Vertical passing game allows Missouri to open up offense, blow out Paladins

Saturday, September 19, 2009 | 5:29 p.m. CDT; updated 8:07 p.m. CDT, Saturday, September 19, 2009
From right, Mizzou wide receiver Danario Alexander celebrates with teammate Jerrell Jackson after scoring a touchdown in the second quarter of Saturday's game against the Furman Paladins at Memorial Stadium Sept. 19.

COLUMBIA — It seemed like a simple replay. It looked like last week's sputtering frustration all over again.

For the second straight week, defensive backs lining four different zones across the field helped cause the Missouri offense to struggle on its first possession.

On second and 10, Danario Alexander couldn't hang onto a short crossing route as a defender followed closely behind. And even with no pass rush, Blaine Gabbert overthrew Jared Perry on third down after the senior receiver was forced to break deep to escape the congestion.

The results weren't much different the next time out. The Tigers went three-and-out on a quick possession that involved two more Gabbert incompletions.

Another team was doing its best to take away the easy pitch-and-catch routes that have helped make the Tigers' offense often look effortless in the past several years. There would be no nibbling away to an easy lead.

So it decided to chomp it off all at once.

On the third Tiger possession, Gabbert took the shotgun snap from the Furman 40-yard line and threw the ball back to Alexander for what looked like a quick screen pass. That is until Alexander pulled up, drew the ball back and found senior wide receiver Jared Perry for a 40-yard touchdown to put the Tigers up 7-0.

"We had it in the game plan last week, didn't get it called, and actually it was scripted for a little earlier in the game," offensive coordinator David Yost said of the play.

The offense set up the play with some of the formations it ran last week, and Yost said eventually the situation and the down and distance allowed him to throw the play in.

The next Missouri drive started inside Furman territory, and the Tigers didn't waste much time. Gabbert took the snap, pump-faked, and hit Perry on an easy 48-yard hookup. The rout was on.

A week after they leaned on the deep ball to carry them back into the game against Bowling Green, the Tigers once again used their passing game as a means of opening up the offense in Missouri's 52-12 win over Furman on Saturday.

While "explosive plays", or plays of over 20 yards, are usually a focus of any offense, the need for Missouri to exert its ability to complete deep passes is a necessary part of countering how many defenses attempt to stop the Tiger offense.

"We always have (deep passes) in the plan," Yost said. "It's just getting it called, and I've got to do a better job with that."

Connecting on long pass plays doesn't simply allow Missouri to put points on the board quickly. It also allows the Tiger offense to operate the way Yost ideally envisions it, by extending drives and methodically driving the ball.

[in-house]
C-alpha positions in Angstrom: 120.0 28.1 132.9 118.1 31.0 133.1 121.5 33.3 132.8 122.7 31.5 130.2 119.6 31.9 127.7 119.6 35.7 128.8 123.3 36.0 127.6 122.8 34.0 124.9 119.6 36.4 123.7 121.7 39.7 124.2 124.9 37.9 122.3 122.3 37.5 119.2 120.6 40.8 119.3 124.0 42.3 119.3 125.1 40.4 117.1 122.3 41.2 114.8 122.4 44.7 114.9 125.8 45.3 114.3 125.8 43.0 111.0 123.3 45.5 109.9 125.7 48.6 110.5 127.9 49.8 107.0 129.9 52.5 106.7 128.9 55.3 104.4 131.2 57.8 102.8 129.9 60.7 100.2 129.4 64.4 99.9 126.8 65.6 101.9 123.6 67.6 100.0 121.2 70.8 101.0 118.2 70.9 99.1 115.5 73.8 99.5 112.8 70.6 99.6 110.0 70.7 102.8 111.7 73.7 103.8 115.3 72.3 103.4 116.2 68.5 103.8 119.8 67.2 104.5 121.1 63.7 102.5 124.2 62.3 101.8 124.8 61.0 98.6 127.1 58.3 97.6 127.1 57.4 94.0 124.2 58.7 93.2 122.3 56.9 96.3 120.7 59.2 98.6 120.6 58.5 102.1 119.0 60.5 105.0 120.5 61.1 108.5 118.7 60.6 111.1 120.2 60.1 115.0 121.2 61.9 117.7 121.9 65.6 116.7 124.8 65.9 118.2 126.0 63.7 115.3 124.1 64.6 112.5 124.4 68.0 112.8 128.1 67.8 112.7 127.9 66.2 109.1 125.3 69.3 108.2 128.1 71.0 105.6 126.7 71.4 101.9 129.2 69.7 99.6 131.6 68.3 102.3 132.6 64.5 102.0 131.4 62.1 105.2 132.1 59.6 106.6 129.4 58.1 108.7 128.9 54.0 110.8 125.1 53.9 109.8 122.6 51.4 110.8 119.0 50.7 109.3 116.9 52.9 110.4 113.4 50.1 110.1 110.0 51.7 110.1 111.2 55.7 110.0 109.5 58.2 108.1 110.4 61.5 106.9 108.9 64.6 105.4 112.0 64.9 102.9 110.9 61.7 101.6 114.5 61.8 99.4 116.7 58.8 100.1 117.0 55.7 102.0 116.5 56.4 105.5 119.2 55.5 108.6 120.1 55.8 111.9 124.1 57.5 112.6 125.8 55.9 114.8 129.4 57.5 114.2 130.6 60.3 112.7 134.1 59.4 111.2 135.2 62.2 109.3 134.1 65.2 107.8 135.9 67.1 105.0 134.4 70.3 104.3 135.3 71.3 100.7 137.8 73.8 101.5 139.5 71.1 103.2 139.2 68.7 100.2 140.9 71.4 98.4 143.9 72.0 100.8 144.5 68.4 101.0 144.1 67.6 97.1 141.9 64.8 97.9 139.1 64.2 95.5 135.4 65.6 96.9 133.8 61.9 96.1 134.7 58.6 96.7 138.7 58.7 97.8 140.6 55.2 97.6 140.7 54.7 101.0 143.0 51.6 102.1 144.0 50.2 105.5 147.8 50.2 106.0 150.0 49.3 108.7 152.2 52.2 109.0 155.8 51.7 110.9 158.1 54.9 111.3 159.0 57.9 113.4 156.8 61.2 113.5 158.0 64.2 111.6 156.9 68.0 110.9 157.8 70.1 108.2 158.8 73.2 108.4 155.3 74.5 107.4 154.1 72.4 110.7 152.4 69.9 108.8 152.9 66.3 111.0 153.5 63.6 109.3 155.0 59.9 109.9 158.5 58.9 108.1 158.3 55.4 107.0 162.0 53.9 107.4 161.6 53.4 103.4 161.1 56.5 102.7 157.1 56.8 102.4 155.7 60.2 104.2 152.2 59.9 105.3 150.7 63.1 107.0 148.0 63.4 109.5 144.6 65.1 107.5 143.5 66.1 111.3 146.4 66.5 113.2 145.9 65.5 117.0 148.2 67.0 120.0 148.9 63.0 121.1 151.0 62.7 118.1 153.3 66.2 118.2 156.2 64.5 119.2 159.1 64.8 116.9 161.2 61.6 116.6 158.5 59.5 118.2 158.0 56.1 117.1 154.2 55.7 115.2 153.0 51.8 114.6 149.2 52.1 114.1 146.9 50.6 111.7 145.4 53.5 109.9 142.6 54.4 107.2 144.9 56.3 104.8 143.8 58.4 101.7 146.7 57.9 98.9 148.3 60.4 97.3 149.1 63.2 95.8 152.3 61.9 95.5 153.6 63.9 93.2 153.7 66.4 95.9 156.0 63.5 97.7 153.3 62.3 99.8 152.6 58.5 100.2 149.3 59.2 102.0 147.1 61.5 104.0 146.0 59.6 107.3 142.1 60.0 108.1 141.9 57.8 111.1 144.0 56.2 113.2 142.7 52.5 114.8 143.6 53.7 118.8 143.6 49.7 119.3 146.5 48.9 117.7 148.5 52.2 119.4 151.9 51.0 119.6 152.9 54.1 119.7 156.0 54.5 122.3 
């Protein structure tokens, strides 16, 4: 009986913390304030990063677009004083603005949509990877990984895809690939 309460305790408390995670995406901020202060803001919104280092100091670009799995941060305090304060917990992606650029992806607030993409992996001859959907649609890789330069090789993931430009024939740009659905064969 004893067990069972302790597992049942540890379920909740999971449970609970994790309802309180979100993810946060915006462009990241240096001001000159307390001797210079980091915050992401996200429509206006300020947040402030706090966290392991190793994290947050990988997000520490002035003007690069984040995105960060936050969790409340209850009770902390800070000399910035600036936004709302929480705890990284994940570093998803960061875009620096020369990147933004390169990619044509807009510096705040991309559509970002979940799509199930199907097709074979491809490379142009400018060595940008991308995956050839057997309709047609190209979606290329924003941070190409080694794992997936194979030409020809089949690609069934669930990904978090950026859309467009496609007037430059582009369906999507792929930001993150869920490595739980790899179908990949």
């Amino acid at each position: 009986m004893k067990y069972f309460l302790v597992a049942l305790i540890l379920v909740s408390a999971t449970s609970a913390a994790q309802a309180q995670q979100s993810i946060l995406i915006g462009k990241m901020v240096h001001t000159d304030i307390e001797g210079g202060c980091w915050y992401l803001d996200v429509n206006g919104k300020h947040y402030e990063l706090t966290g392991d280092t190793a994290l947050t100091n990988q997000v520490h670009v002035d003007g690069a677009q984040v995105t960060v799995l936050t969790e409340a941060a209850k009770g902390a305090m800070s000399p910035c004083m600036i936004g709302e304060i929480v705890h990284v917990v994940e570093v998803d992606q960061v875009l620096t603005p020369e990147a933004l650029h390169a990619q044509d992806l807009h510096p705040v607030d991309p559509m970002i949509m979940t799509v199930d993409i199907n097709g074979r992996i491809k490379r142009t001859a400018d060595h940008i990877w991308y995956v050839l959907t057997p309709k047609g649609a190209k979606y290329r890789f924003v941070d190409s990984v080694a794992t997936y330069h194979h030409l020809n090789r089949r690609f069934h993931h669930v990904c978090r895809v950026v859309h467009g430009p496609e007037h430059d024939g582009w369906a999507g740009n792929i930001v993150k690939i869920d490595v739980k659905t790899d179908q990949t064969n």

"The best way for us to attack is to get first downs," Yost said. "We study these things. When we get two first downs on a drive a lot of those drives end up in points. Some of that's because you're gaining yards, but it's also because the defense gets tired."

Perry's pair of touchdowns gave the Tigers what amounted to an insurmountable lead, but it also opened up the short to intermediate zones that allow Missouri to drive the ball effectively.

And on the first sustained drive after Perry's touchdowns (the subsequent lasted only 55 seconds after a 40-yard Gabbert TD run) Missouri exploited the effects of its  quick-strike ability.

As Perry streaked down the sideline on third down, the Furman corner abandoned the left flat to stick with him, leaving plenty of space for Jerrell Jackson to find a spot in the void and haul in an easy 11-yard reception from Gabbert.

"They really try to stop the deep stuff as a cover 4 team," Jackson said.

"They know we've got some deep bomb threats, and Blaine with the strong arm, and that really opens up everything down low."

Two plays later, as several of his teammates ran deeper routes, Perry moved across a defender-less middle of the field for an 11-yard reception and an easy Tiger first down.

While the strategy associated with attacking a defense deep looks easy in principle, implementing it is still dependent on a team's personnel. Adequate pass protection to allow the deeper routes to develop as well as a quarterback with the arm strength to stretch the defense. The Tigers showed throughout Saturday's contest that they have both.

Gabbert looked very comfortable on the touchdown pass to Perry as well as on a 32-yard strike to Perry later in the game. And more importantly, he wasn't sacked, and was barely pressured, over the course of the entire game.

"The offensive line did a great job in protections," Yost said. "For a lot of it, Blaine was back there at his own pace with everything. When you're gonna throw the ball deep and you're gonna hold it that's gonna put stress on somebody else. And that stress point is the offensive line."


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